CHAPTER VI

THE SECESSION OF LOUISIANA

(War of the Rebellion official Records of the Union And Confederate Armies)
(Series I Vol. 1,  Chapter VI.,  page 489-501)
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January 10—February 19, 1861.
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SUMMARY OF THE PRINCIPAL EVENTS

January          10, 1861.—United States Arsenal and Barracks at Baton Rouge seized.
                        11, 1861.—Forts Jackson and Saint Philip seized.
                        14, 1861.—Fort Pike seized.
                        26, 1861.—Ordinance of secession adopted.
                        28, 1861.—Fort Macomb seized.
United States property in the hands of Army officers seized at New Orleans.

February        19, 1861.—United States paymaster’s office at New Orleans seized.

 

REPORTS, ETC.

No. 1.—Bvt. Maj. Joseph A. Haskin, First U. S. Artillery, of the seizure of the U. S.
  Arsenal and Barracks at Baton Rouge.
No. 2.—Lieut. John W. Tod, U. S. Ordnance Department, of the seizure of the arsenal at
  Baton Rouge.
No. 3.—Ordnance Sergeant H. Smith, U. S. Army, of the seizure of Forts Jackson and
  Saint Philip.
No. 4.—Ordnance Sergeant D. Wilber, U. S. Army, of the seizure of Fort Macomb.
No. 5.—Bvt. Lieut. Col. Abraham C. Myers, assistant quartermaster, U. S. Army, of the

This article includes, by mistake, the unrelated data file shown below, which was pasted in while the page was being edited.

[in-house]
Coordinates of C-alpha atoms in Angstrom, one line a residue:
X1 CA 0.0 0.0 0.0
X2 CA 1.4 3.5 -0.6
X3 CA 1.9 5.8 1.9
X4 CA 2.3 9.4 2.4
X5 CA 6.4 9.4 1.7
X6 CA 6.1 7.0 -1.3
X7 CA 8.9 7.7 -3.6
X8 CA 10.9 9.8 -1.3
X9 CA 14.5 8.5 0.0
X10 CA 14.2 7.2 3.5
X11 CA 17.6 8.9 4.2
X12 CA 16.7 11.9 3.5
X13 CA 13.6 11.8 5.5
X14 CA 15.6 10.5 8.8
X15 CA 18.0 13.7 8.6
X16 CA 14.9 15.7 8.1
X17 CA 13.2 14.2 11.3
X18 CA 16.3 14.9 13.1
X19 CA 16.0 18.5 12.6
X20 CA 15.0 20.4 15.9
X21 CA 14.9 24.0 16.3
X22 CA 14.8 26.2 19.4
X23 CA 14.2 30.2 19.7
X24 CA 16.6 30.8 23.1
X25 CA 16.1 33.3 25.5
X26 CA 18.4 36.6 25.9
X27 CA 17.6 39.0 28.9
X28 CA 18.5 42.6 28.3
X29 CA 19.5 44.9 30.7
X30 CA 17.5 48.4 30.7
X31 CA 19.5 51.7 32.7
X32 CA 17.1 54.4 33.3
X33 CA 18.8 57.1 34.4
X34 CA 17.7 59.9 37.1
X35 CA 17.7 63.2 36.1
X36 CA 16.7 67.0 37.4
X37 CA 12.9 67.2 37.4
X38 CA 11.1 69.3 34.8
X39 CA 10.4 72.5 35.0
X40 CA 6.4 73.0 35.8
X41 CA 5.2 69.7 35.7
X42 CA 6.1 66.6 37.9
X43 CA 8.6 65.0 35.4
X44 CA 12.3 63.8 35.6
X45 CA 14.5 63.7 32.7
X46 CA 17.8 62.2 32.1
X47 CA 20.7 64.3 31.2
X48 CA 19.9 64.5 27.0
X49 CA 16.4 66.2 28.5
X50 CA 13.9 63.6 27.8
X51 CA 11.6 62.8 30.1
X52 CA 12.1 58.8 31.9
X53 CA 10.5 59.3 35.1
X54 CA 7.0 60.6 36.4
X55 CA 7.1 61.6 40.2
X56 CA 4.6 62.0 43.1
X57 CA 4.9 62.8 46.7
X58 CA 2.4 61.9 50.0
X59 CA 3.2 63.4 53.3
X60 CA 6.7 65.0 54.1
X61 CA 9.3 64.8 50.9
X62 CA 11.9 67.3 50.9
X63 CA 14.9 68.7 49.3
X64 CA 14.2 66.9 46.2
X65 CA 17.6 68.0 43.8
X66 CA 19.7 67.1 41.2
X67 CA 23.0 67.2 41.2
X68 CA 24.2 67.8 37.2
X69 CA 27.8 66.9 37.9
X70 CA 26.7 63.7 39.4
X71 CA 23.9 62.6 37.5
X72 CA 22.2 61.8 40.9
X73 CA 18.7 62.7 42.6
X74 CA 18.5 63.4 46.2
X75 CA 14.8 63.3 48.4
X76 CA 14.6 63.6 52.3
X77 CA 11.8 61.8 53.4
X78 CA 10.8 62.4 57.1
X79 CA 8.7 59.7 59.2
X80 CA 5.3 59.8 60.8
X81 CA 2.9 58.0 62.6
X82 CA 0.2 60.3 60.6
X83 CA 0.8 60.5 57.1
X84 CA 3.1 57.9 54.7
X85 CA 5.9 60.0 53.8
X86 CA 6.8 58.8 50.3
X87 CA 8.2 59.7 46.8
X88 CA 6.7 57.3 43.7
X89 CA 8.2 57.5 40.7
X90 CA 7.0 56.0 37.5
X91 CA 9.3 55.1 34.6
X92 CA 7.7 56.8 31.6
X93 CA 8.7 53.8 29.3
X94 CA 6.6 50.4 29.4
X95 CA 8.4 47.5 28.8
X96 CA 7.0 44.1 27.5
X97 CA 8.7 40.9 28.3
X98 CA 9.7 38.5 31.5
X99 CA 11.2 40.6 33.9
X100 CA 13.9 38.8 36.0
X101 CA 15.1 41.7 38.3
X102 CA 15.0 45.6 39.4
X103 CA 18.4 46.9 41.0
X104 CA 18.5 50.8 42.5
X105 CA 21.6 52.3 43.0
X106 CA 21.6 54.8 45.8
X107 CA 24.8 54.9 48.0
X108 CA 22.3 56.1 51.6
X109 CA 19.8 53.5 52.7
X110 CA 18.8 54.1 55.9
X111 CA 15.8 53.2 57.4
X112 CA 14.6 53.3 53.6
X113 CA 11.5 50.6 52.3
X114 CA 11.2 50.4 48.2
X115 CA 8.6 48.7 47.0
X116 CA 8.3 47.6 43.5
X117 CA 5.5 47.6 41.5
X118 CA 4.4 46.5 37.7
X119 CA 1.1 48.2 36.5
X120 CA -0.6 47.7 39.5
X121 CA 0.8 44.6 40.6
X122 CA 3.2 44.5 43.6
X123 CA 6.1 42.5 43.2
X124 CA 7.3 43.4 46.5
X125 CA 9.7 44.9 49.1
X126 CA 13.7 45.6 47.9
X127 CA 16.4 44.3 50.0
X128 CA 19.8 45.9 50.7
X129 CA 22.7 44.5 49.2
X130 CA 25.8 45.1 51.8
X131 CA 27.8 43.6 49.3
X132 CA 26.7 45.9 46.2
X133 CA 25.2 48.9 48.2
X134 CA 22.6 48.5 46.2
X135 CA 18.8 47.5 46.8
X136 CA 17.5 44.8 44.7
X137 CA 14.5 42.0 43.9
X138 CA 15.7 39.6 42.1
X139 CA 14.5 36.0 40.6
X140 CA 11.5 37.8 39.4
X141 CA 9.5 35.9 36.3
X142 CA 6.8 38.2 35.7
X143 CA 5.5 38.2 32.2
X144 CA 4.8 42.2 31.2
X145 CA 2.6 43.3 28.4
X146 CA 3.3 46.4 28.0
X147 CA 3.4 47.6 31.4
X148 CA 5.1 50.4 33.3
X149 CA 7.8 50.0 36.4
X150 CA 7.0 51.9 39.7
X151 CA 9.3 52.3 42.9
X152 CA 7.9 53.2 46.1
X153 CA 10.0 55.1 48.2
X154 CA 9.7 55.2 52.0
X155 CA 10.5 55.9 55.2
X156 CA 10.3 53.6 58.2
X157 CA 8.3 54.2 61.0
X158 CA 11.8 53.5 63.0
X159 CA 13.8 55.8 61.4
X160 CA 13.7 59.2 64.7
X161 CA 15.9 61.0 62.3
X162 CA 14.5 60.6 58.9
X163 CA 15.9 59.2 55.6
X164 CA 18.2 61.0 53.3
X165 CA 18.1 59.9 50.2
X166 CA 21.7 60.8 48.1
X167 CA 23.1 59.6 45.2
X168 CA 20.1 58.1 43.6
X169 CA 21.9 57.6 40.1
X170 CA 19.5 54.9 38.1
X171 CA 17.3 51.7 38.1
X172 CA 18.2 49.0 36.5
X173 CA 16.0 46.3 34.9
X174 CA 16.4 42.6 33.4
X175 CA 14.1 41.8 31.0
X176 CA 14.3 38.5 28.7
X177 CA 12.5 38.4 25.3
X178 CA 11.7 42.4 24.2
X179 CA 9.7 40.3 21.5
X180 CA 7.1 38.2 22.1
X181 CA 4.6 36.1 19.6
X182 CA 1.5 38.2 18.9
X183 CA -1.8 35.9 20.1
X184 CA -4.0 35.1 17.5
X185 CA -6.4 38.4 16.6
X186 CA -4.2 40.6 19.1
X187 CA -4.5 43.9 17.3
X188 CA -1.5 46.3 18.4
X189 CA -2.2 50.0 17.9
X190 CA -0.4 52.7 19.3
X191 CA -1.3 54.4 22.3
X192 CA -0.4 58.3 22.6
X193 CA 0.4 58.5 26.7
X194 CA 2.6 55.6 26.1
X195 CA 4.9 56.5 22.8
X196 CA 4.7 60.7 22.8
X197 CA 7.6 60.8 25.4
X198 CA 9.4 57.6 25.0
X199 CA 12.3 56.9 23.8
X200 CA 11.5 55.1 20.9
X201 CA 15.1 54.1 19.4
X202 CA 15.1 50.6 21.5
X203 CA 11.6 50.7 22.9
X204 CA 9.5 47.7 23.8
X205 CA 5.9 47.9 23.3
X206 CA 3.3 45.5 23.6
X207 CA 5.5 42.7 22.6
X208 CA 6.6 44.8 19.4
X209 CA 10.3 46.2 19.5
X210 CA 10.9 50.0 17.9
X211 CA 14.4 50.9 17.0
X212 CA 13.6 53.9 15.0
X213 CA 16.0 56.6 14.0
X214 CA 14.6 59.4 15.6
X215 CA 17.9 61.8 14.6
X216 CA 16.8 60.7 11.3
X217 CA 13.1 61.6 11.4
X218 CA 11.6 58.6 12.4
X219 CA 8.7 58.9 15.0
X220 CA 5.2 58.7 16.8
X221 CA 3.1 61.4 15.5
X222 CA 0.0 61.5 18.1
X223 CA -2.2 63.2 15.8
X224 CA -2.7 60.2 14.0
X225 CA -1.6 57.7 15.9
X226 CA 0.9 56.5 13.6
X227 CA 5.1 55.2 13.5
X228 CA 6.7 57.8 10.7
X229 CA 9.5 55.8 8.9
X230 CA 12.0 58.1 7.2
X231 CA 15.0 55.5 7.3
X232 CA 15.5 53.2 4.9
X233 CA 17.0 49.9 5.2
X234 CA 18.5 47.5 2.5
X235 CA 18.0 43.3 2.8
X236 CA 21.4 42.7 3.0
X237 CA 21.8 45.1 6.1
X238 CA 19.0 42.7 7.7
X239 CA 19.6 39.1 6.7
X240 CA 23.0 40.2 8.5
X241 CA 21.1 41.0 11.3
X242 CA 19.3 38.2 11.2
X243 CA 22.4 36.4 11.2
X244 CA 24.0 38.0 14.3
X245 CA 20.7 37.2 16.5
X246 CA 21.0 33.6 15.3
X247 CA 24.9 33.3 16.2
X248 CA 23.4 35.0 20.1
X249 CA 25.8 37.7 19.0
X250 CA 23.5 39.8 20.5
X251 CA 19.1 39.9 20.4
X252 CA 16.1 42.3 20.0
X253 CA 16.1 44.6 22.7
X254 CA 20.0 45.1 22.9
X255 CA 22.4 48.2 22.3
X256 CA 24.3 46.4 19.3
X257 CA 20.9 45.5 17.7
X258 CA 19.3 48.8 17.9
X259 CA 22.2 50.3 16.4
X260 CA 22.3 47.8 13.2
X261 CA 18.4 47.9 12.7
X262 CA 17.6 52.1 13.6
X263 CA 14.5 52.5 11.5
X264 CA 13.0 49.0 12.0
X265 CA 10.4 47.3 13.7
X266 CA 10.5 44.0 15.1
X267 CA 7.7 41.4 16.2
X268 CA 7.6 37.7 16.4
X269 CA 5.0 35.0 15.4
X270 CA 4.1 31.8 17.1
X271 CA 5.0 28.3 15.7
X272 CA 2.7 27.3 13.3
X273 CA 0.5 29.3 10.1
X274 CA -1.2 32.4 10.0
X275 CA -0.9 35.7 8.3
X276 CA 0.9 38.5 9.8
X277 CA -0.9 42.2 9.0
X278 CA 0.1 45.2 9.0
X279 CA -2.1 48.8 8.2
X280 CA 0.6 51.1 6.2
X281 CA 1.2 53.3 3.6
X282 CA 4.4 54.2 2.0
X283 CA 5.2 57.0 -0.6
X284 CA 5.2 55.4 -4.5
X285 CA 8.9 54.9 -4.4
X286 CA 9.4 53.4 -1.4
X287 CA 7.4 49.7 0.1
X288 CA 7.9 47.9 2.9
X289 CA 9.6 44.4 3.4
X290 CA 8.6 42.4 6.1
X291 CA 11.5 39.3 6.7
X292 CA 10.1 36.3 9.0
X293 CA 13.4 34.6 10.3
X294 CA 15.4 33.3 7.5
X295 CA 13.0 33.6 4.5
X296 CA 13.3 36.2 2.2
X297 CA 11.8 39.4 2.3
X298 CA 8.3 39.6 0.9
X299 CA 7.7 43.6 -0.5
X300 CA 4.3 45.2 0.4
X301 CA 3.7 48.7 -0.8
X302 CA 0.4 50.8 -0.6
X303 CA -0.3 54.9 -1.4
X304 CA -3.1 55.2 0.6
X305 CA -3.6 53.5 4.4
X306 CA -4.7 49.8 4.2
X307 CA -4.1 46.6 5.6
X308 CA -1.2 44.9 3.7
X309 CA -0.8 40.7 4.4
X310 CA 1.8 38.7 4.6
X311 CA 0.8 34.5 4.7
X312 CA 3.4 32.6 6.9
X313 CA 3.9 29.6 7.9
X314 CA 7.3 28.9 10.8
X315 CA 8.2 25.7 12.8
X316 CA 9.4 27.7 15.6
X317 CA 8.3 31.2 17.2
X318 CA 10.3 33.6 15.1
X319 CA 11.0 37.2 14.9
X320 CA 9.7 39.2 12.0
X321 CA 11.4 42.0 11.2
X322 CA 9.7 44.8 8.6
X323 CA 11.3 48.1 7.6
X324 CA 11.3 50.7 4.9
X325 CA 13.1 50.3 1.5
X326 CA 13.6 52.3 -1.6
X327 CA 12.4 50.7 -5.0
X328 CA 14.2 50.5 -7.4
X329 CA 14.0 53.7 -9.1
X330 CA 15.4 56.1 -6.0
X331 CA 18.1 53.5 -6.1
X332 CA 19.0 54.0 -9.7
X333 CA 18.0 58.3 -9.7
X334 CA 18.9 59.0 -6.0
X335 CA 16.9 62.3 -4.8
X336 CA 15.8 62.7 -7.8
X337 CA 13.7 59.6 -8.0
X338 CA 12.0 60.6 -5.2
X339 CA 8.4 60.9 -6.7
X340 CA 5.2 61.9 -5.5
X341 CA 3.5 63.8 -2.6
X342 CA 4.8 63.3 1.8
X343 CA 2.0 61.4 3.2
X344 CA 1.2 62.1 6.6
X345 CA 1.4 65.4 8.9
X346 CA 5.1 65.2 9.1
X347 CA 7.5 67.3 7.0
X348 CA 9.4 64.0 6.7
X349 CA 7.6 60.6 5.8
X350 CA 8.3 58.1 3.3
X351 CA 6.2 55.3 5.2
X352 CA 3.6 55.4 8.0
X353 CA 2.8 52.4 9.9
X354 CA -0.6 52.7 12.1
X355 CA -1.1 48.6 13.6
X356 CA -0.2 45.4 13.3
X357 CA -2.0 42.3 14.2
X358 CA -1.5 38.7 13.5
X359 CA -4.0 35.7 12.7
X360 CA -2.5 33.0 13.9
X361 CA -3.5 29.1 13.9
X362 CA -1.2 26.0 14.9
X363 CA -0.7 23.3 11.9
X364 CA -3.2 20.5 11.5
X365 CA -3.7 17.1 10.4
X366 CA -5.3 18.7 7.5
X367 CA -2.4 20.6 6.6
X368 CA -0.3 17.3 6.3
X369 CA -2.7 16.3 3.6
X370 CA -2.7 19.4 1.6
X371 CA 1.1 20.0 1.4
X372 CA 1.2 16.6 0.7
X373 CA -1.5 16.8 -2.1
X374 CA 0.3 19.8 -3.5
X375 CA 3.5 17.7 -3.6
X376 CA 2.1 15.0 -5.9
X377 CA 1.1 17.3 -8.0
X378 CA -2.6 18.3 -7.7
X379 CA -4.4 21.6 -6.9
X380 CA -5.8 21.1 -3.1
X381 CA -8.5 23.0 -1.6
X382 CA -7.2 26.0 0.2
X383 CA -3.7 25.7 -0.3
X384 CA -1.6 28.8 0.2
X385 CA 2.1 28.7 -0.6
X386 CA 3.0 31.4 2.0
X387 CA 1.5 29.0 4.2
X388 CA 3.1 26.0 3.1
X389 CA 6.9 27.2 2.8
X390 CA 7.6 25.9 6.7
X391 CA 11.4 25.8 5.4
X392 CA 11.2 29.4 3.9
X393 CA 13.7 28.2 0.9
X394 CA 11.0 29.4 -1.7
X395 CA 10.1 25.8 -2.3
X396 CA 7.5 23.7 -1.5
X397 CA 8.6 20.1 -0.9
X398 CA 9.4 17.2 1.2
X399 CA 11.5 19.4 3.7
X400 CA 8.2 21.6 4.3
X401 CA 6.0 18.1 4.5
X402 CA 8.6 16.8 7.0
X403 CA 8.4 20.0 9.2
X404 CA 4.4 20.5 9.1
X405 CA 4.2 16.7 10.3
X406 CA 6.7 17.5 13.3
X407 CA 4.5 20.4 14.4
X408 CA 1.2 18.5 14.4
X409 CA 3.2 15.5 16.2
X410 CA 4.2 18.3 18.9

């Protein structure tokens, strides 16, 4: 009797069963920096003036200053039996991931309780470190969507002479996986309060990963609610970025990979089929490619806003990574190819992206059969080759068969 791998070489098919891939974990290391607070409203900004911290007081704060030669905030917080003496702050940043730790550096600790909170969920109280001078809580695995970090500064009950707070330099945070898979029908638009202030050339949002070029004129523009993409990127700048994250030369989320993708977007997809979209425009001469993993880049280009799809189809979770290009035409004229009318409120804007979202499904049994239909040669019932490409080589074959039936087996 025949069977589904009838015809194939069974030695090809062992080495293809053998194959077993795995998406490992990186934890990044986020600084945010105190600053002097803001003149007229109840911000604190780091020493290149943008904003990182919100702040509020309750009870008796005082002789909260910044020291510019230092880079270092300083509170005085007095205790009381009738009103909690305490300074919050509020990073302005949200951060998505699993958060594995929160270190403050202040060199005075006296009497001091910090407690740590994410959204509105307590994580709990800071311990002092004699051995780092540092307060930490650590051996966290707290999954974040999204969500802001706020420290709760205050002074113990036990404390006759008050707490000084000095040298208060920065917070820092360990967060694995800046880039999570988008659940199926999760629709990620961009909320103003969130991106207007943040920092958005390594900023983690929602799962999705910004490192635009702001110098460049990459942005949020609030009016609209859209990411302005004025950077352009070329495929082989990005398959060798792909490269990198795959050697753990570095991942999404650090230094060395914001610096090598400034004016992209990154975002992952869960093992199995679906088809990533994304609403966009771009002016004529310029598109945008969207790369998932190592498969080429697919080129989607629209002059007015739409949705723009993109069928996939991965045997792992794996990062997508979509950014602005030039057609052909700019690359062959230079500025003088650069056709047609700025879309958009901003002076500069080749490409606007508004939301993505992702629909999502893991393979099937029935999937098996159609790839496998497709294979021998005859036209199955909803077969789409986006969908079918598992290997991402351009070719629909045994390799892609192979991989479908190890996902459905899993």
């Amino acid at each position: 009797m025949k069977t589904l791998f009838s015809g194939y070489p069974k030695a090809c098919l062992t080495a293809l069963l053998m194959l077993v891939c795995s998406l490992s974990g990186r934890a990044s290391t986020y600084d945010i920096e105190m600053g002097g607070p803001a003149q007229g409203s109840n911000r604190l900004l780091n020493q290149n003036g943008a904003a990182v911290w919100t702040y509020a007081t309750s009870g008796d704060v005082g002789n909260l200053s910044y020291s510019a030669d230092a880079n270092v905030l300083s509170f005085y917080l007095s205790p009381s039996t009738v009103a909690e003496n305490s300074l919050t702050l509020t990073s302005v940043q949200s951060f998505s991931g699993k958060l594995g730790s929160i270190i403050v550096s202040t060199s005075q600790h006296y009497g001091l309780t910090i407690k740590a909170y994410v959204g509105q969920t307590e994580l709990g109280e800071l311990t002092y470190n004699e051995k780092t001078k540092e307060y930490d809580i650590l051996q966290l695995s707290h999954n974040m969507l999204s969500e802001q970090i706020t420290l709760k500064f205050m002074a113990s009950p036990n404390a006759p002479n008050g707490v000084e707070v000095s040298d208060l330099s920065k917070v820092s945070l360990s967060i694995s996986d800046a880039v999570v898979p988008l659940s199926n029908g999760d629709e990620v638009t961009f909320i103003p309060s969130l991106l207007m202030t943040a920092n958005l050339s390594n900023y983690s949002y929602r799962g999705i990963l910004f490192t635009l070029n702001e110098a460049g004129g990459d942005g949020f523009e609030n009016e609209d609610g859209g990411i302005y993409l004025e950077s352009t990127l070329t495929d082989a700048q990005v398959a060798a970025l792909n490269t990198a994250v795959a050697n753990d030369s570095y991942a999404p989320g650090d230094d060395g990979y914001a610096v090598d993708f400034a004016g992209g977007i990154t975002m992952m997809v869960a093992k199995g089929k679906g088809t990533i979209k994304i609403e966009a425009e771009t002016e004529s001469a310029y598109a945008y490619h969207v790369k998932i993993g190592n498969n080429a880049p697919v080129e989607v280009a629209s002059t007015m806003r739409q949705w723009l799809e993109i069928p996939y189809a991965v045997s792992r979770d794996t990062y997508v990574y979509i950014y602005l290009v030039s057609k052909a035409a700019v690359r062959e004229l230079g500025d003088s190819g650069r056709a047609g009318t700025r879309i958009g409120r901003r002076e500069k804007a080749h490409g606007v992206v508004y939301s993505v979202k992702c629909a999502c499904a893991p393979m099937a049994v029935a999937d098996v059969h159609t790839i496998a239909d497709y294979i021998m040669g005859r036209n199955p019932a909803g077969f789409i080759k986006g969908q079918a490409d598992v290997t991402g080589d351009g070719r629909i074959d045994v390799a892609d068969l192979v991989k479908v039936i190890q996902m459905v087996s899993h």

Seizure of public property in the hands of Army officers at New Orleans.
No. 6.—Maj. Albert J. Smith, paymaster, U. S. Army, of the seizure of his office at New
  Orleans.
No. 7.—Extracts from the message of the governor of Louisiana to the State Legislature,
  January 22, 1861.

 

No. 1

Reports of Bvt. Maj. Joseph A. Haskin, First U. S. Artillery, of the seizure of the U. S. Arsenal and Barracks at Baton Rouge.

Baton Rouge, January 10, 1861.
            The barracks and arsenal at this place were surrendered this afternoon at 5 p.m., upon demand of the governor of the State, backed by a very superior force. Instructions asked where to proceed.
J. A. HASKIN
Brevet Major, U. S. Army.
Col. S. Cooper, Adjutant-General U. S. Army, Washington, D. C.

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BATON ROUGE BARRACKS, LA
January 11, 1861.
            COLONEL: It is my painful duty to announce to you the surrender of the arsenal and barracks at this place to the governor of this State.
            The governor collected a large force in the city here yesterday, and about 5 p.m. sent me a copy of which I herewith inclose.
            Having no assurance of re-enforcement or support, I deemed it proper, after consulting with the officers here, to yield to the demand. I also inclose a copy of the paper signed this morning.
I am, Colonel, very respectfully, your obedient servant,
J. A. HASKIN
Brevet Major, and Captain, First Artillery.
Col. S. Cooper, Adjutant-General U. S. Army, Washington, D. C.

P. S.—I telegraphed to you yesterday for orders, and shall take the first boat I can for Cairo without I receive contrary orders.
J. A. HASKIN
Brevet Major, and Captain, First Artillery

[Inclosures]

 

EXECUTIVE OFFICE,
Baton Rouge, LA, January 10, 1861
SIR: The safety of the State of Louisiana demands that I take possession of all Government property within her limits. You are, there fore, summoned hereby to deliver up the barracks, arsenal, and public property now under your command.
            With the large force at my disposal this demand will be enforced. Any attempt at defense on your part will be a rash sacrifice of life. The highest consideration will be extended to yourself and command.
THOMAS O. MOORE,
Governor and Commander-in-Chief Militia of Louisiana.
THE COMMANDING OFFICER,
Baton Rouge Barracks, Baton Rouge, LA